Lansley faces questions over civil servants' tax avoidance

Lansley faces questions over civil servants' tax avoidance
Lansley faces questions over civil servants' tax avoidance

By Oliver Hotham

The department of health was paying the salaries of 25 of their employees to limited companies, allowing them to reduce the tax they paid, according to reports.

The Guardian revealed several of the individuals had been paid more than £250,000 a year.

The department claimed they were not staff, despite having worked in the department for extended periods and holding senior positions.


General secretary of the senior civil servants' union First Division Association Jonathan Baume said that it was an issue of morality, while acknowledging that the behaviour was, technically,legal.

The practice began when Labour was in power, he said.

"Because the market rate was so much greater than the salary that would have been offered in the civil service, various deals were being done, and some of these are now being exposed," Mr Baume said.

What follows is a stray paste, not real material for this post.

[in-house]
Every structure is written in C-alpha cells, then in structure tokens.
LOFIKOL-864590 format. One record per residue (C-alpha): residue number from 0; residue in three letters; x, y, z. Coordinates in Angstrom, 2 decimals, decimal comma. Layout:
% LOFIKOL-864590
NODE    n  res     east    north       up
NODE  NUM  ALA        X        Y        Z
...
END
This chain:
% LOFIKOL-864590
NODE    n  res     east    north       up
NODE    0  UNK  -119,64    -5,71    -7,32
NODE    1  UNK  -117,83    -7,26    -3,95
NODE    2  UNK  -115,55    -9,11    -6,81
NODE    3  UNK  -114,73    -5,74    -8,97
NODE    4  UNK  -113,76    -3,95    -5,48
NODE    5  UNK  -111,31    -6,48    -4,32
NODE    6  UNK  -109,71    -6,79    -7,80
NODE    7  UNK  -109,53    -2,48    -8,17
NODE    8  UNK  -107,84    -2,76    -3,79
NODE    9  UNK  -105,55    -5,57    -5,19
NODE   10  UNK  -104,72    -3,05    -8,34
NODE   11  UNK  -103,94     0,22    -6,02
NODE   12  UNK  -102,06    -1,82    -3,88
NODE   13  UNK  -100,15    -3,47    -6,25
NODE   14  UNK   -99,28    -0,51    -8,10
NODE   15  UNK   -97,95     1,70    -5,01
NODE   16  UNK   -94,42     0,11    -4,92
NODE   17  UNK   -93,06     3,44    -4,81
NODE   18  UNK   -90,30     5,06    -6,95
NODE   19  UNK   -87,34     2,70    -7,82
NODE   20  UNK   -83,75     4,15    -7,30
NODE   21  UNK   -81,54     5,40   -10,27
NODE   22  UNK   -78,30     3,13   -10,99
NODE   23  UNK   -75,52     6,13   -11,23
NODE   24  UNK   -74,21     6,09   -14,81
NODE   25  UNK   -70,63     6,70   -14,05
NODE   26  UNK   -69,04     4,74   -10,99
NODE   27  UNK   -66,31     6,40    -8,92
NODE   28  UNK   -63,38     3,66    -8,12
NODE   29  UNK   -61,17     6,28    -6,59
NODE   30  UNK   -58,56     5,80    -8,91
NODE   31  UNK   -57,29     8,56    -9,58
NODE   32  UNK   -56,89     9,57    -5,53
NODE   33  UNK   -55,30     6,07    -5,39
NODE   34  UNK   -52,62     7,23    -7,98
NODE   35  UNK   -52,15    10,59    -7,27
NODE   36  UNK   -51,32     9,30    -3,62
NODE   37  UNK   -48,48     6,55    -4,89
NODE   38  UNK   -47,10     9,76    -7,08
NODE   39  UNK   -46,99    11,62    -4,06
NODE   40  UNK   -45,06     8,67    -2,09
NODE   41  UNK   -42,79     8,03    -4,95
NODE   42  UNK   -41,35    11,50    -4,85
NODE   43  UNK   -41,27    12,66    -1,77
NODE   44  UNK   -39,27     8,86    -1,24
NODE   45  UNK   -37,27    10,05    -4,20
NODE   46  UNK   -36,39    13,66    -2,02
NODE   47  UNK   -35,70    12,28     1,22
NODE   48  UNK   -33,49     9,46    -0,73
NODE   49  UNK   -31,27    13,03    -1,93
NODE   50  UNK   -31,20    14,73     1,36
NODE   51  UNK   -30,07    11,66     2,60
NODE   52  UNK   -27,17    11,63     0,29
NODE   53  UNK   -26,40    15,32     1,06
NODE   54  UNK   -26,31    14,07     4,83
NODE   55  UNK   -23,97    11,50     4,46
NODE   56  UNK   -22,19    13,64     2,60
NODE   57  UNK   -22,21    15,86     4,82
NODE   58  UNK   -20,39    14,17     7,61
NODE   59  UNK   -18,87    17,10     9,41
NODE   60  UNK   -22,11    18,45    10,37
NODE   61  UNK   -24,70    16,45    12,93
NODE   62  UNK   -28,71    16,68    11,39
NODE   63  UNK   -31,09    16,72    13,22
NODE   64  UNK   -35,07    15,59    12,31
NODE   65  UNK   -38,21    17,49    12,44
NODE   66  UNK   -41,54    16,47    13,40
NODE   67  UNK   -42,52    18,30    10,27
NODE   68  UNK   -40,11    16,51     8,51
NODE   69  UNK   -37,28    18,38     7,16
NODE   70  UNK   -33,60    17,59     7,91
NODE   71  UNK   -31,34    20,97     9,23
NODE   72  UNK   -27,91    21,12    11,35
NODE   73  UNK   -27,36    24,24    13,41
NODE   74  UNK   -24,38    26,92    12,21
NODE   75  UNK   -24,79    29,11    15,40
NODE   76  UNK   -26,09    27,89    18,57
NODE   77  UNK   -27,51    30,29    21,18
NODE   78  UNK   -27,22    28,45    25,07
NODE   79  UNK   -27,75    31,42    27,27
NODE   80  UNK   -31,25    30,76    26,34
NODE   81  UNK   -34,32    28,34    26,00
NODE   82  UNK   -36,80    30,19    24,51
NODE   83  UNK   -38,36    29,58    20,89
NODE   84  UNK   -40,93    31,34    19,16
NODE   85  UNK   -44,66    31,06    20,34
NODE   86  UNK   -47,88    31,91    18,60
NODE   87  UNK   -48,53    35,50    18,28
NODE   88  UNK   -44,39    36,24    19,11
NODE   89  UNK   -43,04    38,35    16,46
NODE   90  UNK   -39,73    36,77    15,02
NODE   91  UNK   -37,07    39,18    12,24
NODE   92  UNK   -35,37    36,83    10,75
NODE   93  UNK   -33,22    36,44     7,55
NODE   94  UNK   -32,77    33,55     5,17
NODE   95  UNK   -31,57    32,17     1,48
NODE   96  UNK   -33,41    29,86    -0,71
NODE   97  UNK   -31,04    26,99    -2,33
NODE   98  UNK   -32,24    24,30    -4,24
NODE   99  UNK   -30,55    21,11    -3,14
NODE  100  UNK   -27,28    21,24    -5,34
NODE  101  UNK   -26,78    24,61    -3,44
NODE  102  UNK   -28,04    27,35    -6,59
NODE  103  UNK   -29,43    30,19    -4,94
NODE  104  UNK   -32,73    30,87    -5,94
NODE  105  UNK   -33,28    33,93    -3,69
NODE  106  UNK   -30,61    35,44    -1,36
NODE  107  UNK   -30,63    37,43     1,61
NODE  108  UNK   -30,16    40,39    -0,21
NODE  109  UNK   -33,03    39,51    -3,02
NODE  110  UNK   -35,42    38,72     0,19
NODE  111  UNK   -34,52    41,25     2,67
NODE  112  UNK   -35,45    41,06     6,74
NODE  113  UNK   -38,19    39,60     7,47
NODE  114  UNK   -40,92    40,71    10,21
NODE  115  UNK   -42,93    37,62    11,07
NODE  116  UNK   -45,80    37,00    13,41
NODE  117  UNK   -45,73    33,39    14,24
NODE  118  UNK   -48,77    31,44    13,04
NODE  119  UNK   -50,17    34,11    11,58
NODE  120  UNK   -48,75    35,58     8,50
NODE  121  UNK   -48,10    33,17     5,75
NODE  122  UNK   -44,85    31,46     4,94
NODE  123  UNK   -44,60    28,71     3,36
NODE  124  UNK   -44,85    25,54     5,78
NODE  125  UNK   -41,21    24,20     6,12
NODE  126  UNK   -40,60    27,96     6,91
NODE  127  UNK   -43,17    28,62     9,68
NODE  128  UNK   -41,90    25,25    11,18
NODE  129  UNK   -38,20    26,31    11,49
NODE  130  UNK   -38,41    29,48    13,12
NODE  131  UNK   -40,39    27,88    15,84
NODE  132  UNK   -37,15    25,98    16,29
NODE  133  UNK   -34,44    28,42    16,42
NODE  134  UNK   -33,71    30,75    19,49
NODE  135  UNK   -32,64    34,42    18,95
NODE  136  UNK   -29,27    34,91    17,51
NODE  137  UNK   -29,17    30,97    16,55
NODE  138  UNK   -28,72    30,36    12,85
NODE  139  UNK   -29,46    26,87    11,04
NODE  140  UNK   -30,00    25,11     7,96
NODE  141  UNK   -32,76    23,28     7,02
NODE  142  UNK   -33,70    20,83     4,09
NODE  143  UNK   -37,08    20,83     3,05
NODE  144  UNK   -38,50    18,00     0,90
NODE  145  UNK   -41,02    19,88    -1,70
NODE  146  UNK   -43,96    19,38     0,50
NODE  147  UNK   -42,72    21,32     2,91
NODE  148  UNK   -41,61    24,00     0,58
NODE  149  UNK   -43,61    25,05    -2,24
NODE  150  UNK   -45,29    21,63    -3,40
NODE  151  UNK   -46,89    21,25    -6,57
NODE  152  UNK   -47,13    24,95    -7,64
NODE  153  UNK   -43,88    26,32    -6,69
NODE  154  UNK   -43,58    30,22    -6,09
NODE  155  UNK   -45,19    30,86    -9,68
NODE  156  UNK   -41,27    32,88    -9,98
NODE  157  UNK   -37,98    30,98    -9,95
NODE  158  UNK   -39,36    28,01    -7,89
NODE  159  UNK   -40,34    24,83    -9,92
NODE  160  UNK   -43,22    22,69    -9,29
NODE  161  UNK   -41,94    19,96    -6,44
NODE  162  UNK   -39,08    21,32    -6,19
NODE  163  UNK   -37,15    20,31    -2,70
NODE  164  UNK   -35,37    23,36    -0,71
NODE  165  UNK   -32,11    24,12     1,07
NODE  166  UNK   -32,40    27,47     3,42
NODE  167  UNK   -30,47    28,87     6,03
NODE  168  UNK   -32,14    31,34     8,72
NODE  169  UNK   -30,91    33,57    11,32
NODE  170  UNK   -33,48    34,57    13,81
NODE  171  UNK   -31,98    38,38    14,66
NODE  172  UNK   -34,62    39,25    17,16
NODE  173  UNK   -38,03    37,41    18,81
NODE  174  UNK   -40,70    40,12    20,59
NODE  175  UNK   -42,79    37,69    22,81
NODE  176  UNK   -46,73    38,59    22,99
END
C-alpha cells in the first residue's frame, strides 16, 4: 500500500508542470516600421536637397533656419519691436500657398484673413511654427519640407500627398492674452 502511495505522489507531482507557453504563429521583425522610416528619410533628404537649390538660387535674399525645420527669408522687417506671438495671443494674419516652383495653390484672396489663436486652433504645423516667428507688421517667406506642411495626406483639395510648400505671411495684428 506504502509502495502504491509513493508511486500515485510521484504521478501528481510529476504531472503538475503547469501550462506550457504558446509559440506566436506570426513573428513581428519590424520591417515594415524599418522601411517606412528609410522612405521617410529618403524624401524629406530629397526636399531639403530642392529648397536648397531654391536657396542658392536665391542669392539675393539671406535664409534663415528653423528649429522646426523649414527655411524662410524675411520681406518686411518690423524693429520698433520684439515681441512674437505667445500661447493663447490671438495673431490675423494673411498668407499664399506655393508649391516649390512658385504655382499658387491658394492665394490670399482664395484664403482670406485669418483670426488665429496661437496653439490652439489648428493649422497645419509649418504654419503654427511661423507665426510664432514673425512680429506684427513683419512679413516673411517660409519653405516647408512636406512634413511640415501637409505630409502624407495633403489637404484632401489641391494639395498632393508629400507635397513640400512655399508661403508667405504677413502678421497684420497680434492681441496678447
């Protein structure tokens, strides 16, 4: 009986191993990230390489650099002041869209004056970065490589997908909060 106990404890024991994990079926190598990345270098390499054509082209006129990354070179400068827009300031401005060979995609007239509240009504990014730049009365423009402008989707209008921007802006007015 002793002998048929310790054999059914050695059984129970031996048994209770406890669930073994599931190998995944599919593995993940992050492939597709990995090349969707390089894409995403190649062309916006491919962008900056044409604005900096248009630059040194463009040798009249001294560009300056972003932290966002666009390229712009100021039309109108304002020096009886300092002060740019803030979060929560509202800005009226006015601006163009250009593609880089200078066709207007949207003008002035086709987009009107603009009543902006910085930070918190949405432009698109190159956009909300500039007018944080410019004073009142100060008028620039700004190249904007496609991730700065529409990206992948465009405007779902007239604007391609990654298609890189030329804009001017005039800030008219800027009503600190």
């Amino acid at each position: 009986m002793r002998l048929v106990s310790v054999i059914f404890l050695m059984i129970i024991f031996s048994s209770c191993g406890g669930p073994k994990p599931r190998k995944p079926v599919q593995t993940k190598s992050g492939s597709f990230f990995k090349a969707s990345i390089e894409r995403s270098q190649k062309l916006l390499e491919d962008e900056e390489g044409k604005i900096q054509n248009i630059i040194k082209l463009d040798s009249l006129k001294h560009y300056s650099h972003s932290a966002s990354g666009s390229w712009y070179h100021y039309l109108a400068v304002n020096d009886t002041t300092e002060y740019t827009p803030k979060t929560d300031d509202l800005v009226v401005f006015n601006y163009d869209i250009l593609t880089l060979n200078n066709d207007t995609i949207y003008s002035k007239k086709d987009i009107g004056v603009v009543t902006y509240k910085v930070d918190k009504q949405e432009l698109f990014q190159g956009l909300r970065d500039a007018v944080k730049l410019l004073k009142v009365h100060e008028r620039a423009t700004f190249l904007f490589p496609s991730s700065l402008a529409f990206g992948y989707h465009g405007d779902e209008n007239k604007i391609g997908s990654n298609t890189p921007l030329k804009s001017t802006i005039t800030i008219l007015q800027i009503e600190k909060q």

"We need to be very transparent, and very clear that this cannot continue, but at the same time grasp a very difficult political nettle, which is to address the problem of pay at the senior levels of the civil service."

Embattled health secretary Andrew Lansley, already under fire for failing to convince the public of the benefits of his health andsocial care bill, will be asked to fully explain the actions of his department.

Chief secretary to the Treasury Danny Alexander has begun a cross-Whitehall review after similar practices were revealed to be taking place at the Department for Business, Innovation and Skills.
 

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